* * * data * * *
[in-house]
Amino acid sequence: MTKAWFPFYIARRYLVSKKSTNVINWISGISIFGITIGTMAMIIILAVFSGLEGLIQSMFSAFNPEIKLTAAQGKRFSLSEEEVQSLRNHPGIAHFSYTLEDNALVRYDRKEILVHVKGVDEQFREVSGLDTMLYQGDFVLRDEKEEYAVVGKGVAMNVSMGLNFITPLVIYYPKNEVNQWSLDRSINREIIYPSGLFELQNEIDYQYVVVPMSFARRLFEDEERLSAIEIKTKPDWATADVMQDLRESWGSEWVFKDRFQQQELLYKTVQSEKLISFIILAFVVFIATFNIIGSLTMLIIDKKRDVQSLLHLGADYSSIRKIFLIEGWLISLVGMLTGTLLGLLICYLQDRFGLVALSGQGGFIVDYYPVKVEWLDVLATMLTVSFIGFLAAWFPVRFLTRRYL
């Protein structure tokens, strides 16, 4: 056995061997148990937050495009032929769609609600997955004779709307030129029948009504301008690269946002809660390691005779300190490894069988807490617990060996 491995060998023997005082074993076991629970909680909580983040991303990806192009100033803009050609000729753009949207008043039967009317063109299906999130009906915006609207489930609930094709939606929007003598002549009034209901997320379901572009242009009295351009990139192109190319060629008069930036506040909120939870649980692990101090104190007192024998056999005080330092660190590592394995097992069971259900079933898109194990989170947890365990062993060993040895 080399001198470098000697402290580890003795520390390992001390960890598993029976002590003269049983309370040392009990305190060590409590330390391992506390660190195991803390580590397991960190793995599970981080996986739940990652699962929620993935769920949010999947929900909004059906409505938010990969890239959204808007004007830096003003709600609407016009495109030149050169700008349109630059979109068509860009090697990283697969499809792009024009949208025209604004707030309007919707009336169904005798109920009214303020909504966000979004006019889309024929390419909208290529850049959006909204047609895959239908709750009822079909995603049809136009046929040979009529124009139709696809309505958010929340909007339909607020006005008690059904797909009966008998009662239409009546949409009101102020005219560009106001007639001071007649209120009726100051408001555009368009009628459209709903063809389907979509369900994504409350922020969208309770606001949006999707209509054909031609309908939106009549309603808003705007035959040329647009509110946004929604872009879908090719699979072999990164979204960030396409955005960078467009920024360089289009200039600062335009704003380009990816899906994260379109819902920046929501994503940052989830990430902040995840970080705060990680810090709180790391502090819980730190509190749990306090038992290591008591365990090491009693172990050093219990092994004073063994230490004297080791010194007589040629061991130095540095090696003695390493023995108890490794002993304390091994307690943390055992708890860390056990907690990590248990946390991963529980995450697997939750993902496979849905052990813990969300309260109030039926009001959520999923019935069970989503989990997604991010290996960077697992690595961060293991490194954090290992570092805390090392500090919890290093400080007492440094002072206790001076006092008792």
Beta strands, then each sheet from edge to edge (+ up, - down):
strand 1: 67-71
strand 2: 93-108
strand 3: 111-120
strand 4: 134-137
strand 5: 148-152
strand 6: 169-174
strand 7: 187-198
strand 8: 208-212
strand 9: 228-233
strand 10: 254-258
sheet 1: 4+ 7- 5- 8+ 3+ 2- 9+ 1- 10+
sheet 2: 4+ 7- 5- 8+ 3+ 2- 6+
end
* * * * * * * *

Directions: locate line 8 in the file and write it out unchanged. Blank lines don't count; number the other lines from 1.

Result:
strand 4: 134-137